Pairwise computation slower than Python (Cython) code (BallTree very slow!)

Hi everyone ! I’m new to Julia, and so far have found it very nice and neat. However, my Julia implementation is still slower than the python one I was trying to beat. The goal is to compute the mean radial pairwise velocity of objects as a function of their separation, given their 3D velocities and positions. Note that these objects are inside a periodic box, so all distances need to account for periodic boundary conditions. To avoid computing more pairwise distances than necessary, I use BallTree to filter the objects inside the maximum distance allowed.

Here are the functions I defined,

using Distances
using LinearAlgebra
using NearestNeighbors

export get_pairwise_velocity_distribution

function get_periodic_difference( x, y, period)
    delta = abs(x - y)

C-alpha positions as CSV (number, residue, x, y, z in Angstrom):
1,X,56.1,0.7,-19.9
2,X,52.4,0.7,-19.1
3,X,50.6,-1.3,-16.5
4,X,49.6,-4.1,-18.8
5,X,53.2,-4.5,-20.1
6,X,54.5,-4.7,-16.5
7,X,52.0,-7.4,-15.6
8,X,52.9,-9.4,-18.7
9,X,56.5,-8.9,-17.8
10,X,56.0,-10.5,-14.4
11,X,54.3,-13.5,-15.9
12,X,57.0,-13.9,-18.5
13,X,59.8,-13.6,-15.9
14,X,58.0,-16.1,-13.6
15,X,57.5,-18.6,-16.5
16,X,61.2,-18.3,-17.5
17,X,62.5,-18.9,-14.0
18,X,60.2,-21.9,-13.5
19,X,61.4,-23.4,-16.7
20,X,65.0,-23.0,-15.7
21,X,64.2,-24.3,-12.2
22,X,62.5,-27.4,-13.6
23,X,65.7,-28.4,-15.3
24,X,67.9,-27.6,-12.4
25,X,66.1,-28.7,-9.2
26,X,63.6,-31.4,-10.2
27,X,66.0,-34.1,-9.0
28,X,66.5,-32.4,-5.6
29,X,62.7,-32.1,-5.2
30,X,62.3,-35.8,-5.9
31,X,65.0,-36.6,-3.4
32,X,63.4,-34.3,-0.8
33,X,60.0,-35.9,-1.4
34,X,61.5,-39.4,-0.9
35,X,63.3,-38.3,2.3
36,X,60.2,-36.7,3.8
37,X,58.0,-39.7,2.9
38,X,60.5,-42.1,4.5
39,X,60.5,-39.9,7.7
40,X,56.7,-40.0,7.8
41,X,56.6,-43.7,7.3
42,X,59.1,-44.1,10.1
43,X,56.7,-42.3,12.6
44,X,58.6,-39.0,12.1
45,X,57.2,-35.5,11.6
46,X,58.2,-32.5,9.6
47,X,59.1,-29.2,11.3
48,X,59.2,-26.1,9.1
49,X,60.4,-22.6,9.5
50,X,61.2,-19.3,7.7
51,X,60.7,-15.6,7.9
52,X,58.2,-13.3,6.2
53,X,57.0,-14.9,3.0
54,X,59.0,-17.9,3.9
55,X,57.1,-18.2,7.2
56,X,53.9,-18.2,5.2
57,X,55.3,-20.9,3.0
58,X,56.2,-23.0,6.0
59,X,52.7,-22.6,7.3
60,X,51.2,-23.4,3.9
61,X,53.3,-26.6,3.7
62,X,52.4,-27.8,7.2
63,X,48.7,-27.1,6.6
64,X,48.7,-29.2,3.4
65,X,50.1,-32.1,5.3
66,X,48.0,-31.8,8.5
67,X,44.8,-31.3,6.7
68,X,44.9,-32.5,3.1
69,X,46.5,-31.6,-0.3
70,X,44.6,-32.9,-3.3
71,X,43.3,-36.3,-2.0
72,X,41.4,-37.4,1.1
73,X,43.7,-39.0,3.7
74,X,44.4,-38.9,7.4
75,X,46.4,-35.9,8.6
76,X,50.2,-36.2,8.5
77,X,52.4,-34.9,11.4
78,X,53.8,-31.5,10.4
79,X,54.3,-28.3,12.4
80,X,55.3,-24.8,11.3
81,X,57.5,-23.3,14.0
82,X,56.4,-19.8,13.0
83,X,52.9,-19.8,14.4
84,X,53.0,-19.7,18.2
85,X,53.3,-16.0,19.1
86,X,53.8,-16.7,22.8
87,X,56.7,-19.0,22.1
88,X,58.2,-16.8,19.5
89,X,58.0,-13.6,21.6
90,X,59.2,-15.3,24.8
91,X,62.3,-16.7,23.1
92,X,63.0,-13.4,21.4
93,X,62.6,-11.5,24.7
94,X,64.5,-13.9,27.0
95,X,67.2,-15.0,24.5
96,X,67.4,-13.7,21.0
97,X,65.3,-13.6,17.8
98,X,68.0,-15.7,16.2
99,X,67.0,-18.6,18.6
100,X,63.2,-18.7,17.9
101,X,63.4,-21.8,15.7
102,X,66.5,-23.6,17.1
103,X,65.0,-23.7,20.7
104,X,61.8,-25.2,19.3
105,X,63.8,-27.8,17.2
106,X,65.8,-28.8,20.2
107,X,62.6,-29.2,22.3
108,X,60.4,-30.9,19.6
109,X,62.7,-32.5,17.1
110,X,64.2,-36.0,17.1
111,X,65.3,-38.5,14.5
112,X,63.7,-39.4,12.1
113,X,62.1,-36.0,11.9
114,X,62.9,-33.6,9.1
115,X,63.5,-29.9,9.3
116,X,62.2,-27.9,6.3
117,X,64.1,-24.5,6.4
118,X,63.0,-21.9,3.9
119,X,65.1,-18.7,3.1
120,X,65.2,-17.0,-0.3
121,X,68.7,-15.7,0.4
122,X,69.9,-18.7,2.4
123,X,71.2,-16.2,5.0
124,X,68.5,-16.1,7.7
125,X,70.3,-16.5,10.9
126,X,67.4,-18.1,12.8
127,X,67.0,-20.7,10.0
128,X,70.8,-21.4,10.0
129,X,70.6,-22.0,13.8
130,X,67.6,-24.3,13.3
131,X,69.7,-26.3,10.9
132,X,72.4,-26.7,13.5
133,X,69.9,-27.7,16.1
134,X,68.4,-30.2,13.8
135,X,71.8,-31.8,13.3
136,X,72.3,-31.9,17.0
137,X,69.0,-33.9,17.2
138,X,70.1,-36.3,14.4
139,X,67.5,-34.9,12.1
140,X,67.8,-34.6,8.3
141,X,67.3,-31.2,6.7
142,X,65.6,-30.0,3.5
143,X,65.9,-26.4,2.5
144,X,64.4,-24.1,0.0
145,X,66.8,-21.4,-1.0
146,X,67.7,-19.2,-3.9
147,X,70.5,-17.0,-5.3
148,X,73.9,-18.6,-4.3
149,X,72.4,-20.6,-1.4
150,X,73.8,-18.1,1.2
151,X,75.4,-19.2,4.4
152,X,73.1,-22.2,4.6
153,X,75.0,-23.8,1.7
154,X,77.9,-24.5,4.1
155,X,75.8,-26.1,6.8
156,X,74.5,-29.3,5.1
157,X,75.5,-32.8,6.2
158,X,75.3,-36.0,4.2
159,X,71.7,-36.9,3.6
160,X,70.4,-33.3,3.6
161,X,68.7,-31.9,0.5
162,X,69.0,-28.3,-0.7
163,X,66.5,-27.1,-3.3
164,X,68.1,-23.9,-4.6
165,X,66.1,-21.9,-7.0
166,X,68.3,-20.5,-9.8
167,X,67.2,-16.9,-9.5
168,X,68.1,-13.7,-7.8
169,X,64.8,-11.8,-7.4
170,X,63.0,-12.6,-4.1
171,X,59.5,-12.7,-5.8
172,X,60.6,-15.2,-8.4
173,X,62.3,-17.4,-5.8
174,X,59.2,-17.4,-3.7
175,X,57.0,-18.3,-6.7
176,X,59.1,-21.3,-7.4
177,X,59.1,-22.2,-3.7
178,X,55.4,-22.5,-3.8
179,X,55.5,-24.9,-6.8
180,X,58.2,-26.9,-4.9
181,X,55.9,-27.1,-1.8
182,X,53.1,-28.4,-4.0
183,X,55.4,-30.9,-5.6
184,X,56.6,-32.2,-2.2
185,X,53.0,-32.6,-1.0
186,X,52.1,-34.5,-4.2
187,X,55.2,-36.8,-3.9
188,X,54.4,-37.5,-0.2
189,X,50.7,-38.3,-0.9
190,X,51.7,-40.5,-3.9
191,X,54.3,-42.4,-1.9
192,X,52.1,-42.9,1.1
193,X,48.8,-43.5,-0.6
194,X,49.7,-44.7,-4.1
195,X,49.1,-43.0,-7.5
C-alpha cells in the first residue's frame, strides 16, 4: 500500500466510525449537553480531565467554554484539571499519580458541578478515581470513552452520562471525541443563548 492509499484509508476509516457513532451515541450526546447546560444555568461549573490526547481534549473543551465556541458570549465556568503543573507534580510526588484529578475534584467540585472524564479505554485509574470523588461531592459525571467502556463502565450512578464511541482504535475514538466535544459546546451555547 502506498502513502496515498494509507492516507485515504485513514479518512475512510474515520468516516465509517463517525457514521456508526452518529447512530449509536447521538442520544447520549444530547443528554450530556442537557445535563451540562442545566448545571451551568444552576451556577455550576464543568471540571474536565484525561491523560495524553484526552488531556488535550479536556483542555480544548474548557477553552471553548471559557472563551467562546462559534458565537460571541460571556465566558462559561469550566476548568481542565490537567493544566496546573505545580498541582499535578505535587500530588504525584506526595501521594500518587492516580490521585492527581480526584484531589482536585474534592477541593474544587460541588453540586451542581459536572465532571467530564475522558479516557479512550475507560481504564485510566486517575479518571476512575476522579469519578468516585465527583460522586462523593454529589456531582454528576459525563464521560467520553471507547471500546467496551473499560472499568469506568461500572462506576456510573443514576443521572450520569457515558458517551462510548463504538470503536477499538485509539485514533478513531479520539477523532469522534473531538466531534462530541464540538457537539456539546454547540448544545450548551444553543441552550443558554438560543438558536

return ifelse(delta > 0.5 * period, delta - period, delta )* sign(x-y)

function get_pairwise_velocities!(
    for i in 1:length(ret)
        dv[i] = vel_pair_left[i] - vel_pair_right[i]
        ret[i] = get_periodic_difference(pos_pair_left[i], pos_pair_right[i], boxsize[i])
    r = LinearAlgebra.norm(ret)
    v_r =,ret)/r
    #v_t = sqrt(, dv) - v_r*v_r)/sqrt(2.)
    return r, v_r

function get_pairwise_velocity_distribution(
        positions, velocities,
    r_max = maximum(rbins)
    metric = PeriodicEuclidean(boxsize)
    tranposed_positions = permutedims(positions)
    balltree = BallTree(tranposed_positions, metric)
    mean_v_r = zeros(Float64, (length(rbins)-1))
    n_pairs = zeros(Int32, (length(rbins)-1))
    idxs = inrange(balltree, tranposed_positions, r_max, false)
    ret = zeros(Float64, size(positions)[2])
    dv = zeros(Float64, size(positions)[2])
    for i in 1:size(positions,1) 
        for j in idxs[i]
            if j > i
                pos_i = @view positions[i,:]
                pos_j = @view positions[j,:]
                vel_i = @view velocities[i,:]
                vel_j = @view velocities[j,:]
                r, v_r = get_pairwise_velocities!(ret, dv, pos_i, pos_j, vel_i, vel_j, boxsize)
                if first(rbins) < r < last(rbins)
                    rbin = searchsortedfirst(rbins, r) - 1
                    mean_v_r[rbin] += v_r
                    n_pairs[rbin] += 1
    mean_v_r[n_pairs .> 0] = mean_v_r[n_pairs .> 0]./n_pairs[n_pairs .> 0]